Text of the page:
Walker originally came for three months and then a week before the visa expired, she knew her work was not done. The refugee centers were still open. She had just started counseling with a couple of women. She approached the pastor and his wife because she knew they sponsored someone for a volunteer visa. She asked if they would sponsor her. They drove across four borders in one day to get to the consulate in the Czech Republic to get an extension to her visa.  

Walker has taken trips with other humanitarian workers to Ukrainian states called oblast. This spring they took a trip to Sumi where they partnered with a church that we first visited in December. Villages in that area were liberated from the Russian occupation, and so we bring aid into those villages. Donors from all over the world contribute so we can provide people with what they need.  

“The Ukrainian people are amazing. They talk about the resiliency and when the invasion first happened in Kiev and normal civilians were putting on the armbands of duct tape that were blue, yellow, and white, and that meant ‘I'm fighting’ and they just went to the streets looking for ways to help,” said Walker. “The people are tough and are determined to fight until they have their country back. That's been really incredible to see.” 

Walker said the most rewarding part is seeing when she can bring peace to someone. She has the training to help people but sometimes it means just being present.  

“That's by far the most rewarding thing, and sometimes it's not words. Sometimes it’s just important to be there. If what I’m doing only impacts one person, I know that person is worth it,” she said. “I feel very, very blessed that part of what I get to do here is just amazing.” 

Walker finds that the hardest part is being away from the family and people she loves, knowing that they worry about her safety.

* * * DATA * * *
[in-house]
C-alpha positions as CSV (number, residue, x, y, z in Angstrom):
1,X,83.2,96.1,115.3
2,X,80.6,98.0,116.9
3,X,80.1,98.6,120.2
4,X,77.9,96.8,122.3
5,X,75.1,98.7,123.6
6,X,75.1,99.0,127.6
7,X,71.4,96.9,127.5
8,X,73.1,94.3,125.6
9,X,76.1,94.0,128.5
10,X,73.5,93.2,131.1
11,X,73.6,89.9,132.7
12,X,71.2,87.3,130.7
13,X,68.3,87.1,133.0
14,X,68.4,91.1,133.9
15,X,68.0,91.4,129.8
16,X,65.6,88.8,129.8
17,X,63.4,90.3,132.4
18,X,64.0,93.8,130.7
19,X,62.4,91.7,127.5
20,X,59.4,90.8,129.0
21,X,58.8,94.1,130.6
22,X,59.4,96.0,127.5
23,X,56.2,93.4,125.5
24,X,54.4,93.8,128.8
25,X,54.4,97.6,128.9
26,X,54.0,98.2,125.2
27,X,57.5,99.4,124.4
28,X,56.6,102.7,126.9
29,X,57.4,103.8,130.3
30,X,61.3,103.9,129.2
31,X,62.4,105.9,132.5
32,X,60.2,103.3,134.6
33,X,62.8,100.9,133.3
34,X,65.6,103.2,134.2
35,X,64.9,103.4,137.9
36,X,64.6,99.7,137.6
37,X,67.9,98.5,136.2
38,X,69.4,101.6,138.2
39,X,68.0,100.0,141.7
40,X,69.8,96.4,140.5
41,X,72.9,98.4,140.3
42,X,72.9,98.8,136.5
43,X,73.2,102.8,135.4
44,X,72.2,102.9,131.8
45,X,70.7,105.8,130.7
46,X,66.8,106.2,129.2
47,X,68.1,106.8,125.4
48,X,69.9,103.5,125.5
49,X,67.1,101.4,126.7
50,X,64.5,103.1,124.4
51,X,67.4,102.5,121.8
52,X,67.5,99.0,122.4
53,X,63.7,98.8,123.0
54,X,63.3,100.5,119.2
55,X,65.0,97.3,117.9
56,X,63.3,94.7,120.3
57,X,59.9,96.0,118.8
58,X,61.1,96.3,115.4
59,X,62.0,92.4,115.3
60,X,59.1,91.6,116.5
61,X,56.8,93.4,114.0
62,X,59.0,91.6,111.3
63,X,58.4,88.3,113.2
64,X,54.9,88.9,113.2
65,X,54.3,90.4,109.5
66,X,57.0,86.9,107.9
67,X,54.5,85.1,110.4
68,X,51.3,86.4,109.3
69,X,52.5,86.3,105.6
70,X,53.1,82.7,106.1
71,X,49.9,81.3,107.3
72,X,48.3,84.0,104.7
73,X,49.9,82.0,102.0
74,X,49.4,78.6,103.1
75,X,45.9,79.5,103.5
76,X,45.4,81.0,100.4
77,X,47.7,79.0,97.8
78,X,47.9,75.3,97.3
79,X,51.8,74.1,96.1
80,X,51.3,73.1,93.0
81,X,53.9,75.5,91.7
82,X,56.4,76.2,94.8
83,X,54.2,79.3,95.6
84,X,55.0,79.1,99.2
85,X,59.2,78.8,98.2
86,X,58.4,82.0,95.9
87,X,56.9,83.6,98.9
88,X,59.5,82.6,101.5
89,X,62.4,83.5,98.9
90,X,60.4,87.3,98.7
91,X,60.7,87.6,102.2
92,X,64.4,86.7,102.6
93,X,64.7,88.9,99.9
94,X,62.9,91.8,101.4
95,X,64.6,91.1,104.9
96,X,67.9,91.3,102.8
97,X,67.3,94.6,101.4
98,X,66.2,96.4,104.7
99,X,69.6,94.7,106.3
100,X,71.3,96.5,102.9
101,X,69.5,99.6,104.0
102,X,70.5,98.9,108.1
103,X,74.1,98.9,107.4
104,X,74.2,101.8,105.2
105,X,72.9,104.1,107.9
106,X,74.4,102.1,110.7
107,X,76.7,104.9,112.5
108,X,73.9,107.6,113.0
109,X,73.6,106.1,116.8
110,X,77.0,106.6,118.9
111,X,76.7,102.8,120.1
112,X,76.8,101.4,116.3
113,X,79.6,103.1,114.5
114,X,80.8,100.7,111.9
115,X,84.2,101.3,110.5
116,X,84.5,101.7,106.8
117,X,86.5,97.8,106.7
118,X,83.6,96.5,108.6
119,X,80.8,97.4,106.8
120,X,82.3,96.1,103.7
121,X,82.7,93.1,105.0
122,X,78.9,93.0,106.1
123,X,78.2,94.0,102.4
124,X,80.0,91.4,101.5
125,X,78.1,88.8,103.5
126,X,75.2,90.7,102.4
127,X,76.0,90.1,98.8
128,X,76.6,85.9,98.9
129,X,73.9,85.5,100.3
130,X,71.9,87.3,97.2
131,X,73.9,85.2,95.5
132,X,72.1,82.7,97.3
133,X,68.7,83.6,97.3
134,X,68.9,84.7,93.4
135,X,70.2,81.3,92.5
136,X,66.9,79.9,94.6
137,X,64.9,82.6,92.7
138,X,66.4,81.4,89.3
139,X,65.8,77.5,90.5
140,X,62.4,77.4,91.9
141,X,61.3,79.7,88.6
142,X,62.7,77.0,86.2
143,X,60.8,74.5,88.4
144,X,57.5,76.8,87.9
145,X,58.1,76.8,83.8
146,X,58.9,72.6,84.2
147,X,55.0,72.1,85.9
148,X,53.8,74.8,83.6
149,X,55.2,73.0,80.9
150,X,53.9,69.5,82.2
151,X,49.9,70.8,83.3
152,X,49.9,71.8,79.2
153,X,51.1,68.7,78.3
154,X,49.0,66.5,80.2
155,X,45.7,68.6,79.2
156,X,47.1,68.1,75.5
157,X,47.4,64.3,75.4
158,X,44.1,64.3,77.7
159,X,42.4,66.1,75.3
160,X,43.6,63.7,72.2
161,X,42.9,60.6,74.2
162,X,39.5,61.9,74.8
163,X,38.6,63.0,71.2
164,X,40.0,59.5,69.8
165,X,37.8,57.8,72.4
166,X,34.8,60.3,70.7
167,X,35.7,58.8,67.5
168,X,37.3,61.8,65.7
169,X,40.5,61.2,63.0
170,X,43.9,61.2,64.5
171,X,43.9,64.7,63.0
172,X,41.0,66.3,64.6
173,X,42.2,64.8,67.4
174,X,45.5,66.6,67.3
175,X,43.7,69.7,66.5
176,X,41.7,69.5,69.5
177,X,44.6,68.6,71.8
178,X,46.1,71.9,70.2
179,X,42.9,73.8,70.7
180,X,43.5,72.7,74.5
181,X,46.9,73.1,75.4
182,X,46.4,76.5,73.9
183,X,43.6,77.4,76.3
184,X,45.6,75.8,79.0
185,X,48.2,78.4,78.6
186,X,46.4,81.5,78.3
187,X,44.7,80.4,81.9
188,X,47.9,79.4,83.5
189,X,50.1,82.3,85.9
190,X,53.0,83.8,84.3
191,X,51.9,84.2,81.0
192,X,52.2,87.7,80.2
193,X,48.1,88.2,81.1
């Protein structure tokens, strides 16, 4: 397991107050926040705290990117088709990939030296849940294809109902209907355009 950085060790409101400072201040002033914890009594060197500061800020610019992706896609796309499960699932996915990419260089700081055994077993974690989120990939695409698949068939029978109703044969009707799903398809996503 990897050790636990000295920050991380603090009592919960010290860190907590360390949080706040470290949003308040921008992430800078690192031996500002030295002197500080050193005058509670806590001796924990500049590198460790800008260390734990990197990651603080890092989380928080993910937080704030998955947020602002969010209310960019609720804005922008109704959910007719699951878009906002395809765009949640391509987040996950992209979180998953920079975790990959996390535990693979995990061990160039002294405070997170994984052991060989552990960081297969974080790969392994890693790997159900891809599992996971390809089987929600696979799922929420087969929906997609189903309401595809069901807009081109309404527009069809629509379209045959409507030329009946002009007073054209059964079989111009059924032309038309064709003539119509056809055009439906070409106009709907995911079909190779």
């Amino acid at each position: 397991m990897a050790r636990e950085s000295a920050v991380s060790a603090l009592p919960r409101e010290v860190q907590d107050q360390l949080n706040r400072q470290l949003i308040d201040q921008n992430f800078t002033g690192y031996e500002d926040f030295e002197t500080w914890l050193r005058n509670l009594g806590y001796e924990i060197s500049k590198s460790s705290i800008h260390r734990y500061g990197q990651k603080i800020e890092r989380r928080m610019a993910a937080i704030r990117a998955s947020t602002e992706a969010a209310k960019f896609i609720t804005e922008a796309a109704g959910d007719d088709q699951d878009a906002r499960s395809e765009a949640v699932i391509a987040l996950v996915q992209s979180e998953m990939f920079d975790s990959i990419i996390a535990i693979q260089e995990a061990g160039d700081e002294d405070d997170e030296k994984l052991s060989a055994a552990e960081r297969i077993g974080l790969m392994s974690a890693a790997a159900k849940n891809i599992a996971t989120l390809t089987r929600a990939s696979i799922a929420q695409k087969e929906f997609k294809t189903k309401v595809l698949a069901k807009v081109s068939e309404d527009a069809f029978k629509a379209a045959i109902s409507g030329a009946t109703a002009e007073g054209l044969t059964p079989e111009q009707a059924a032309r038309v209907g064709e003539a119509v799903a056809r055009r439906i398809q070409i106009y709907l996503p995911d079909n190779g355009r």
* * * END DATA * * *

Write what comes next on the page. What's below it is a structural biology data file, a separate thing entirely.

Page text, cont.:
“I don't personally worry, but it was eye-opening the first time we drove East, went past Kyiv, and saw everything exploded,” she said. “But I know and want my friends and family to know that I feel very safe here in Mukachevo, which is close to the border with Hungary.” 

When asked what she’d like people back home in the United States to know, the hard answer is don't forget. They can see by looking at financial donations that people are getting tired. They're forgetting the war is still happening, and there are still people suffering and have it worse now. There are no homes to go back to because everything's been destroyed, and with the targeting of the Nova Kakhovka dam, the future of thousands is even bleaker - homes, farming, ecosystems all destroyed. 

“We just ask that people don't forget. If people want to help and can't do it financially, then we ask that they keep praying for us,” said Walker.  

She reflects on her time at SMSU as preparation for her journey. She was very involved with the international students on campus. She loves meeting people from all over the world. She shared a residence with friends from Nepal and to have already had that experience of cross-cultural living was a great introduction to what the future had in store for her. 

“This is what I want to do. That desire has brought me here and I'm grateful for that,” said Walker. “You just never know what one step is going to lead to on the way and for whatever reasons, everything that you've done up to this point has brought you prepared to where you are right now.”